The Council of Europe works with its 46 member states, the private sector, civil society and other actors to shape an Internet based on human rights, democracy and the rule of law. It aims to ensure that the Internet provides a safe and open environment where freedom of expression, freedom of assembly, diversity, culture, education and knowledge can flourish.

To achieve this goal, the organisation has created international conventions in fields such as cybercrime, personal data protection and the protection of children. It also develops model legislation – via recommendations to its member states – and guidelines for private sector Internet actors.

The key pillar for the protection of human rights online is the European Convention on Human Rights. The European Court of Human Rights, which rules on applications alleging violations of the Convention, has already delivered landmark judgments concerning the online environment, in particular in connection to the right to freedom of expression and to access to information, and the right to privacy.

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Council of Europe Platform Exchange on Culture and Digitisation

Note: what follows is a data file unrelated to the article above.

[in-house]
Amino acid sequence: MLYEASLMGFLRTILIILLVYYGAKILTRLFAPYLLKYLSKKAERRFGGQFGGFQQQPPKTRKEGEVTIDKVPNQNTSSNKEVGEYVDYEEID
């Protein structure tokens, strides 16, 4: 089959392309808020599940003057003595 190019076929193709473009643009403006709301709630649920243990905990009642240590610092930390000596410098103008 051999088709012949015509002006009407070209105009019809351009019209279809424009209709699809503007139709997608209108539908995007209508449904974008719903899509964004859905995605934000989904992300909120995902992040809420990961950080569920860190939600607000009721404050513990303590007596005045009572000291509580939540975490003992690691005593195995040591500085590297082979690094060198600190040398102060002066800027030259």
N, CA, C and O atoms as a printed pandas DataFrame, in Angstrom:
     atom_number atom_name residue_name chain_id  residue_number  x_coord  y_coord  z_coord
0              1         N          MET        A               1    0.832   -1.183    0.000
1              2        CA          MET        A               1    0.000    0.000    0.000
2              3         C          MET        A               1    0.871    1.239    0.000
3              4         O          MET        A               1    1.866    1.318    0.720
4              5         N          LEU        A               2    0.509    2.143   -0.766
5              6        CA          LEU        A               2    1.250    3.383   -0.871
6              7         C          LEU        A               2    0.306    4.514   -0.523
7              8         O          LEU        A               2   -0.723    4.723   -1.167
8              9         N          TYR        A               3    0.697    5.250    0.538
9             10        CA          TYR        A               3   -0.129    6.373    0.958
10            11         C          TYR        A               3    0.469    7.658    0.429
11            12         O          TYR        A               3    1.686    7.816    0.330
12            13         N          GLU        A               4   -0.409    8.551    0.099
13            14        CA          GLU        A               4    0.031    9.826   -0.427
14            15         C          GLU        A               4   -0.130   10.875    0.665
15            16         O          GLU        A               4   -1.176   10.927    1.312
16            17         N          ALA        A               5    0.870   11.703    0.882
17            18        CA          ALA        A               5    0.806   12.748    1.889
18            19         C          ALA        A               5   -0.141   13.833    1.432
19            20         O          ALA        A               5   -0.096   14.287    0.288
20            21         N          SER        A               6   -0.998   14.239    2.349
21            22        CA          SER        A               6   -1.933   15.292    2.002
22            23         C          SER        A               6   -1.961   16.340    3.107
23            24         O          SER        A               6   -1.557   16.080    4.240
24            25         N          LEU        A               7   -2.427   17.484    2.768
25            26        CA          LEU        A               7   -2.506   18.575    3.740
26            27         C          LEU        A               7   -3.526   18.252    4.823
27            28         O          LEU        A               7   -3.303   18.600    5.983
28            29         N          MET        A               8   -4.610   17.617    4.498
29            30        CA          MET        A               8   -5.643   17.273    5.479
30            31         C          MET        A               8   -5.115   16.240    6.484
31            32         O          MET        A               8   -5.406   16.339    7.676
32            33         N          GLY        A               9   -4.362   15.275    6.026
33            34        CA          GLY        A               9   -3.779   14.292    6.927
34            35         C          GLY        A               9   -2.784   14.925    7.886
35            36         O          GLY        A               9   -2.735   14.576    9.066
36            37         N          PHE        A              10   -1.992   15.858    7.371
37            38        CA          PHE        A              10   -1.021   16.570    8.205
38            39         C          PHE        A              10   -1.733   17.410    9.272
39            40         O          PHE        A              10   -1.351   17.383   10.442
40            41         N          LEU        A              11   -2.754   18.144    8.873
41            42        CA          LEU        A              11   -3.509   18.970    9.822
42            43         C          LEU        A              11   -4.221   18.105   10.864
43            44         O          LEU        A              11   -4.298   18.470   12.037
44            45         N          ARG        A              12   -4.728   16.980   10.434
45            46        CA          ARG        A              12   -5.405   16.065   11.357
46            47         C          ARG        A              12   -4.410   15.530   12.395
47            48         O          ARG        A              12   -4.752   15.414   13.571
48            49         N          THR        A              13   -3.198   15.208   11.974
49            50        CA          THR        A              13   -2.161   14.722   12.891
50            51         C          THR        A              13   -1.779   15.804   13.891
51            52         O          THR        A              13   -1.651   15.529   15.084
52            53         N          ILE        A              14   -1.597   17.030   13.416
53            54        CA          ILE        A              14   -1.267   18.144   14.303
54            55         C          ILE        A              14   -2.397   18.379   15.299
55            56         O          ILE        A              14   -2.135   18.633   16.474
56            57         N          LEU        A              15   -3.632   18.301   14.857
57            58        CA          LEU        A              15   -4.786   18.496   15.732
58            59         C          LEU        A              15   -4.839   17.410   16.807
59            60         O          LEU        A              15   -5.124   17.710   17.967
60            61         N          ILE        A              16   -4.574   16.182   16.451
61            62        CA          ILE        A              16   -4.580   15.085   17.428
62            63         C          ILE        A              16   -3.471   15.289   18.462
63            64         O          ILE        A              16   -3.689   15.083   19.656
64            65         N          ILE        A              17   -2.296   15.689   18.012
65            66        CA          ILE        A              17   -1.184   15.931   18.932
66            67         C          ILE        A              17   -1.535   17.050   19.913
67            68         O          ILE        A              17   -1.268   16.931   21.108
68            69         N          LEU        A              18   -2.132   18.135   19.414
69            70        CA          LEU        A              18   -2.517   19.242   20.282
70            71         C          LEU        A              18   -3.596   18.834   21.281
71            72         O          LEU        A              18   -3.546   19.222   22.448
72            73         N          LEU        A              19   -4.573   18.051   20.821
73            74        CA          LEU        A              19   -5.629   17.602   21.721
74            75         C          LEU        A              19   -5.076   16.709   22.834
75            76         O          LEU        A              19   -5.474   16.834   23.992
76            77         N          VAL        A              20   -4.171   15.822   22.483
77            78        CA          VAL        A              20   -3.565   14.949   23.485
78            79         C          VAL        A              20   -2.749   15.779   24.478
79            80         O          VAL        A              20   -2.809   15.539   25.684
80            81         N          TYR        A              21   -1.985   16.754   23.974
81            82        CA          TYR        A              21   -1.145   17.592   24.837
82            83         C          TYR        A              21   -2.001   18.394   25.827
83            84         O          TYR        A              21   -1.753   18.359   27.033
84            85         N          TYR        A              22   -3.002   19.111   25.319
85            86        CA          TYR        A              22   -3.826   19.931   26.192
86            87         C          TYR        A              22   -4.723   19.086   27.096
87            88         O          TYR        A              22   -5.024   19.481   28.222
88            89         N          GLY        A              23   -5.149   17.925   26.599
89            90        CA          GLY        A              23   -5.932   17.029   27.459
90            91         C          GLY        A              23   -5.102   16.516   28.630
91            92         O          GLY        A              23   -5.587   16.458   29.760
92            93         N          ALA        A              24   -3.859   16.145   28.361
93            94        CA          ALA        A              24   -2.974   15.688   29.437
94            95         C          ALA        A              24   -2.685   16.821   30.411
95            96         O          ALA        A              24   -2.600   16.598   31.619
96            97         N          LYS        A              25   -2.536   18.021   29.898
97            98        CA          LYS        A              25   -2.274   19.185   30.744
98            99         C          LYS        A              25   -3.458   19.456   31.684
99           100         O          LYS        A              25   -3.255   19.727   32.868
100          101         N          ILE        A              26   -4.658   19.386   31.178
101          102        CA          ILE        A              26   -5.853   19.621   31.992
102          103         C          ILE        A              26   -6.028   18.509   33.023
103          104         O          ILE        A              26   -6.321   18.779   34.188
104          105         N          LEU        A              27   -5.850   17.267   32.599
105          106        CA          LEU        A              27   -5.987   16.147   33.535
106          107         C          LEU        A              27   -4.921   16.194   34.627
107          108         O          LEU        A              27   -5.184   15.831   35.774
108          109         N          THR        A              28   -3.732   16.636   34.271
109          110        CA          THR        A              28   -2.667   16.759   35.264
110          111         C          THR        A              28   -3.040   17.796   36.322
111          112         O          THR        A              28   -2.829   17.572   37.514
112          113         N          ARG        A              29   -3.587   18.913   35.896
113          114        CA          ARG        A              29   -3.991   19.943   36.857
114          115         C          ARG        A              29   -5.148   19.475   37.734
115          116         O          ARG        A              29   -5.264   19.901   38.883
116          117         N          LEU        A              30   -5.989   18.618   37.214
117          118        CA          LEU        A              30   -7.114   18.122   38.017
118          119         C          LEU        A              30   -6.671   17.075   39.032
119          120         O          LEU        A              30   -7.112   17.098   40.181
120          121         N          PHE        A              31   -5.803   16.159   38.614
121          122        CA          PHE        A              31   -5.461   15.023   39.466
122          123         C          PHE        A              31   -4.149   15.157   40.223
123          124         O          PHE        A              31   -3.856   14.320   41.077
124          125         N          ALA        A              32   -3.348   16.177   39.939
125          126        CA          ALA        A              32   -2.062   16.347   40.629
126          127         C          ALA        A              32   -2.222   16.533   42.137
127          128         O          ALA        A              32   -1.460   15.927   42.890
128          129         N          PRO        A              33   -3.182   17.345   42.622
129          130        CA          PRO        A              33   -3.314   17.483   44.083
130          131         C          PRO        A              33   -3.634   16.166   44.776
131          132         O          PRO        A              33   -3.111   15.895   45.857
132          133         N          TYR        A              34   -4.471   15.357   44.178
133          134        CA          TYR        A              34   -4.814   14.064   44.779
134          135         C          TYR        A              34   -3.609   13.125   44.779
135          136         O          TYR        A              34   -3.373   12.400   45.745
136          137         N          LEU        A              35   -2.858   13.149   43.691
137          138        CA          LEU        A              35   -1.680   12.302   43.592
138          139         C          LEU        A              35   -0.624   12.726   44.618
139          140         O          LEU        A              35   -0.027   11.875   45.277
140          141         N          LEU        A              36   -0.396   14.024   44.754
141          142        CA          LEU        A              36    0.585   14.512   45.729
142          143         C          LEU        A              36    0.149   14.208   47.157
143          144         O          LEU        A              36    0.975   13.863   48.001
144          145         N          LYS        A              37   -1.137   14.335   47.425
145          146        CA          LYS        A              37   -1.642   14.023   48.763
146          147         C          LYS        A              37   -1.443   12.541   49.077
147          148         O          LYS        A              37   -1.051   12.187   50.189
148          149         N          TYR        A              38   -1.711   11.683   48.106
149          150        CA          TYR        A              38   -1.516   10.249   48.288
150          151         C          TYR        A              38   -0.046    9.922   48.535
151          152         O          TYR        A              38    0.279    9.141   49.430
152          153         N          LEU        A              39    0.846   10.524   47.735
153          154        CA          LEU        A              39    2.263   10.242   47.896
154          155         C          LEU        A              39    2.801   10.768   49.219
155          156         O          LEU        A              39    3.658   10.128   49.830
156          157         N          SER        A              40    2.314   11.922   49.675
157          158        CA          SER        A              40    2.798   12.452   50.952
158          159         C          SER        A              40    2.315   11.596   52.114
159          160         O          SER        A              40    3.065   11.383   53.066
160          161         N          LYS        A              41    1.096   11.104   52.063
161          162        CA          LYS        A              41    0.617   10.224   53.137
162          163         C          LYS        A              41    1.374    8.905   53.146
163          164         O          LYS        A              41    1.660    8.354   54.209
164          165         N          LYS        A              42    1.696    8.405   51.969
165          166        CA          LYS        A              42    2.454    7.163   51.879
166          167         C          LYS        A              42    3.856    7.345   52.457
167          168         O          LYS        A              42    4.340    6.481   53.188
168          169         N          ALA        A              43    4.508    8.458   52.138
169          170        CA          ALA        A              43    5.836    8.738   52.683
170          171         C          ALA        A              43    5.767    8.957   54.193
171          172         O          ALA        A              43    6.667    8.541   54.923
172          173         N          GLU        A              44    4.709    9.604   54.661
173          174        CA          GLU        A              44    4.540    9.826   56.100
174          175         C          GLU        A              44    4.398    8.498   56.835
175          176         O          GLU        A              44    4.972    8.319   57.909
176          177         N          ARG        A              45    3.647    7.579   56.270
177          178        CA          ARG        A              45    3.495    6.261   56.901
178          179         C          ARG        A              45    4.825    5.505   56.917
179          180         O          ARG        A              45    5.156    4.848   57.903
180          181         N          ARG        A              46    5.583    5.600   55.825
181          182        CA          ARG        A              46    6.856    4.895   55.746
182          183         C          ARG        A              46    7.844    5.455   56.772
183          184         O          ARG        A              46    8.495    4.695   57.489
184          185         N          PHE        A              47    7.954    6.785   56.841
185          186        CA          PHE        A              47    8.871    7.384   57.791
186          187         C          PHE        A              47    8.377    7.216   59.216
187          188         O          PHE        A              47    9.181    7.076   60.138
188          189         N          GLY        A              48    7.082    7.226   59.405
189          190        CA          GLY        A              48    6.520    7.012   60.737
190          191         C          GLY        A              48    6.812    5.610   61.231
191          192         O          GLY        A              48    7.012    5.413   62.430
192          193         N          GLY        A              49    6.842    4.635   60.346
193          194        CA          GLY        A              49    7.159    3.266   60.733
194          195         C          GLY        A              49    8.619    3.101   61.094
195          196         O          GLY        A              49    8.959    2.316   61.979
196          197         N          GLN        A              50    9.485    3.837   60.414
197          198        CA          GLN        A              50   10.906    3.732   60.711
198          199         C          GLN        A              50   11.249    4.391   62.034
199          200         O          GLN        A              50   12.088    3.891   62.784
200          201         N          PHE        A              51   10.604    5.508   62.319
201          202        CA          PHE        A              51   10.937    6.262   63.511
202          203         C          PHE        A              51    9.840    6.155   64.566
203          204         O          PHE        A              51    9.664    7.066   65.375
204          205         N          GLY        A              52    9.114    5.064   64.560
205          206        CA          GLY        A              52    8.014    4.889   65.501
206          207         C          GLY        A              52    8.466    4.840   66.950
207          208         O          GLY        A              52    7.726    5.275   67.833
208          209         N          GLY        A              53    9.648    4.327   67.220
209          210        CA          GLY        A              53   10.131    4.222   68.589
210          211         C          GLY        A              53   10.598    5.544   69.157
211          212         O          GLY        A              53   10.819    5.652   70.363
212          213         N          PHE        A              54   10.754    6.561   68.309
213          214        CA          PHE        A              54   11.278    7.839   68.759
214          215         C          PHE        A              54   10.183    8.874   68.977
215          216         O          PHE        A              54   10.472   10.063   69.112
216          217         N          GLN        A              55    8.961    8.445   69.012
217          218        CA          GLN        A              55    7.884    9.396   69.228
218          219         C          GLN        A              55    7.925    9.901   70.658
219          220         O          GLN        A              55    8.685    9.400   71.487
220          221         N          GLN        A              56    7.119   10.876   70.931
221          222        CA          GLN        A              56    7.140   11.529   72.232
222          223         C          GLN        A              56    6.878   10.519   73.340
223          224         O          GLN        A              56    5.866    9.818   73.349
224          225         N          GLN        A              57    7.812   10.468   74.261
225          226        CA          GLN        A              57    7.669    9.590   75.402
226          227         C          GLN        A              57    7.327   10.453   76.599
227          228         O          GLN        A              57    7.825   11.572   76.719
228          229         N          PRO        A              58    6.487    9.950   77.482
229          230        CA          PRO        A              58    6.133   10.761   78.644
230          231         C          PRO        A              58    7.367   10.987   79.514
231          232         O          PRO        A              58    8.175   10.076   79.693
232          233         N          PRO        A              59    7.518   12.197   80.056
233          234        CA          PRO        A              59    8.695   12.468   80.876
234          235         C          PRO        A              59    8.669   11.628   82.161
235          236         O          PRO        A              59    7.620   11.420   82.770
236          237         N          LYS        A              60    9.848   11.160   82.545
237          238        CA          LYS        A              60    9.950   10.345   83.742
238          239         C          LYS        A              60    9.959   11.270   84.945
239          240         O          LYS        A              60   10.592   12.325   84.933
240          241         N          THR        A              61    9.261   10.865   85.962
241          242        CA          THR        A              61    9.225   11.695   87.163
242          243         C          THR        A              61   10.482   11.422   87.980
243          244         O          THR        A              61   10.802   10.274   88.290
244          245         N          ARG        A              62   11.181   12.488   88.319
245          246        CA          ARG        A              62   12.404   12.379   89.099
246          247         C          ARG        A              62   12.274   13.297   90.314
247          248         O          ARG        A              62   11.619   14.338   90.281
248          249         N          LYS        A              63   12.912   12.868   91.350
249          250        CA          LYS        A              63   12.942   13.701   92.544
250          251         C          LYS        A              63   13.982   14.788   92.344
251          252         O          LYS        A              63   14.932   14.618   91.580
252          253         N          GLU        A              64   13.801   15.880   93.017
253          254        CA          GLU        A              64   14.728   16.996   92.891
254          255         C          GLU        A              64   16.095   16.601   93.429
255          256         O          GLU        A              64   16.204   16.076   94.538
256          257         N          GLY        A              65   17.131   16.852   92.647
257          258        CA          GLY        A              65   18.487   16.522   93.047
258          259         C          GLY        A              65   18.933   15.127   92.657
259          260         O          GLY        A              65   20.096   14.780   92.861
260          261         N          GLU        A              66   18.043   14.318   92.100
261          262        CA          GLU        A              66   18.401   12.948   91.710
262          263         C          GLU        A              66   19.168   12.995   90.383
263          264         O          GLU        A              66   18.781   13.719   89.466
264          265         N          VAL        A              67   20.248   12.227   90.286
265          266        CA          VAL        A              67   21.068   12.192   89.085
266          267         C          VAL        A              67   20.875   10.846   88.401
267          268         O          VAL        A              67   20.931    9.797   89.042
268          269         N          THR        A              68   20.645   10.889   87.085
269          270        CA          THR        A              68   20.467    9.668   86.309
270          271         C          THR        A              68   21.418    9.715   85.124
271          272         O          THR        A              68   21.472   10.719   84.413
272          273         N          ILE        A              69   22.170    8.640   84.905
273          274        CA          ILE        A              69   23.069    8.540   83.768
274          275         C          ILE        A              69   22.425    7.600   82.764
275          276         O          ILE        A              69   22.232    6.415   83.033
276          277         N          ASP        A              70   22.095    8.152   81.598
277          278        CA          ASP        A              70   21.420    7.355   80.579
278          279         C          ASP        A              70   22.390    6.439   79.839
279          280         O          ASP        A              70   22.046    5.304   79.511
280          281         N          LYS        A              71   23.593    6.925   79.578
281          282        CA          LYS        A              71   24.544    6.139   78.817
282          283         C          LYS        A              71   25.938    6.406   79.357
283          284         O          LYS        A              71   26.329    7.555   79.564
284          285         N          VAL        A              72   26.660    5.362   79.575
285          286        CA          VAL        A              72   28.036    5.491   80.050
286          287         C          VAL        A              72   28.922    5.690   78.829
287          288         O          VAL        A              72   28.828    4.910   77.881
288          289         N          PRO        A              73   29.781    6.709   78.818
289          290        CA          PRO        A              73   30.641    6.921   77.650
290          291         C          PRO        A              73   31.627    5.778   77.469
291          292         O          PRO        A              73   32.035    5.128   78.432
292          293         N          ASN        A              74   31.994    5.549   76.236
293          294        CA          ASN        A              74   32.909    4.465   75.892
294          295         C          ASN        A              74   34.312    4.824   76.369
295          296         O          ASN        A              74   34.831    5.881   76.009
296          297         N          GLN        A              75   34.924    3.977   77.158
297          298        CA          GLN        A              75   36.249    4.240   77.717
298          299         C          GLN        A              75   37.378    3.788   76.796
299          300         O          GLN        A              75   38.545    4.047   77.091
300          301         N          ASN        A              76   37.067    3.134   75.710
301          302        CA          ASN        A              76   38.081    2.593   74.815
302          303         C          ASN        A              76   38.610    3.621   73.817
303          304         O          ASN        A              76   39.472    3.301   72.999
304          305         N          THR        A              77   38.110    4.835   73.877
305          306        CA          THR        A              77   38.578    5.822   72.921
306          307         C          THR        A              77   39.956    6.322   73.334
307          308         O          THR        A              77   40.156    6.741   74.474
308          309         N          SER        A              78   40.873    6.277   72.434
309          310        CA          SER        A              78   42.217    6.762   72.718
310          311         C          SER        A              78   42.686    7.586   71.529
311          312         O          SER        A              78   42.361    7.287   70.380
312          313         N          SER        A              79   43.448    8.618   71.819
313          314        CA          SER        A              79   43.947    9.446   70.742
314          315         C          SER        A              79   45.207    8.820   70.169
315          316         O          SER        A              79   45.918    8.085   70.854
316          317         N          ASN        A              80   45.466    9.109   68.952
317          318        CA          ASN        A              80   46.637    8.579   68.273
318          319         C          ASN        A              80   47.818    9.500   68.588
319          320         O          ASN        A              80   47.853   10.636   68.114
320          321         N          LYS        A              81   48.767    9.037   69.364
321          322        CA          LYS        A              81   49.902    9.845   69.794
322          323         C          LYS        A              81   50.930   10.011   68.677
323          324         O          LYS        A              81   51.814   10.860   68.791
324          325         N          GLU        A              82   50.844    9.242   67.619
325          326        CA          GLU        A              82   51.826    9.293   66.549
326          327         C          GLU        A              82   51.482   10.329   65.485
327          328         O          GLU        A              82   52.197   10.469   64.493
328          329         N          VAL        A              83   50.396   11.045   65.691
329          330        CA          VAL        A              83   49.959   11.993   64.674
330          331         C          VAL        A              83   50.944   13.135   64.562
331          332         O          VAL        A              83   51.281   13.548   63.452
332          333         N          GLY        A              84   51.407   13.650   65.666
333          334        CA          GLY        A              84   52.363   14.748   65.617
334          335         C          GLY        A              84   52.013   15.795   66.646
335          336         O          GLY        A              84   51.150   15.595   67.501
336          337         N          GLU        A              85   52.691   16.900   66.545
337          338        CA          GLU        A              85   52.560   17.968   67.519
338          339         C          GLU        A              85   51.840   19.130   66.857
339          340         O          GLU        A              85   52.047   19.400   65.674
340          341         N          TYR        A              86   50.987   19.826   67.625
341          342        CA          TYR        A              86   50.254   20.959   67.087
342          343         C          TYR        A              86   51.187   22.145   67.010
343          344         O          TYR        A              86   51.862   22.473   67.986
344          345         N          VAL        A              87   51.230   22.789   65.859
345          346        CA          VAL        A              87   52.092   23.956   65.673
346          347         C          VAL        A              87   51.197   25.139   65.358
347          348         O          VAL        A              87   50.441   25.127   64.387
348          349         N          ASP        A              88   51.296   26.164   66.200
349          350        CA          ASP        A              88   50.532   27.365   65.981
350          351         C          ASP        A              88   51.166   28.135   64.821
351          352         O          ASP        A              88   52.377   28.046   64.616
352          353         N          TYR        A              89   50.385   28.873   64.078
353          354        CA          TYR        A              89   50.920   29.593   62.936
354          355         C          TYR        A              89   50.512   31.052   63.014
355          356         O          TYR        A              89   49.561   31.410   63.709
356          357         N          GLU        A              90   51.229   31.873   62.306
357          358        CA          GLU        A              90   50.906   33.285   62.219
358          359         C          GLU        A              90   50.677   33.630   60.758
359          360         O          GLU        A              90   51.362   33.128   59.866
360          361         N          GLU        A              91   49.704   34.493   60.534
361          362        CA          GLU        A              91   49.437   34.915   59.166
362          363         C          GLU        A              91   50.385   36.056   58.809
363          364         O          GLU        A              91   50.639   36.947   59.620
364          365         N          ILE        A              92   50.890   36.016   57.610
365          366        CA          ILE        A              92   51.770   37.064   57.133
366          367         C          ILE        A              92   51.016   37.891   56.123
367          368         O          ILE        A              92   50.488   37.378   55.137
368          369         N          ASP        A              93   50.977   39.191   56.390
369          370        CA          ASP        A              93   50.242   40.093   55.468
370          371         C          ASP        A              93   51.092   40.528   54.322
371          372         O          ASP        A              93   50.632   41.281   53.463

Committee of Ministers Chairmanship Strasbourg 27 September 2016
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Council of Europe Platform Exchange on Culture and Digitisation

The event on “Culture 4D: Digitisation, Data, Disruptions, Diversity” will explore how to harness Big Data for European culture and empower diverse groups to enhance the “Internet of Citizens”. Cultural policy makers and practitioners, researchers, media and technology specialists, business representatives will look at the digital means for empowering everyone, overcoming cultural barriers and contributing to societal inclusion. The outcome will be inserted into the Council of Europe policy guidelines on the digitisation of culture.

The third Platform Exchange is being organised under the Estonian Chairmanship of the Committee of Ministers, in co-operation with the University of Tallinn.

Multimedia Multimedia

Safety of journalists, bloggers and other media workers


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Focus Focus

Human Rights of Internet Users

The Council of Europe has created a guide for Internet users to help them better understand their human rights online and what they can do when these rights are challenged.

Generally, these rights are set out in the terms of service of Internet companies, which are mostly lengthy legal contractual conditions which are seldom read and even more seldom fully understood.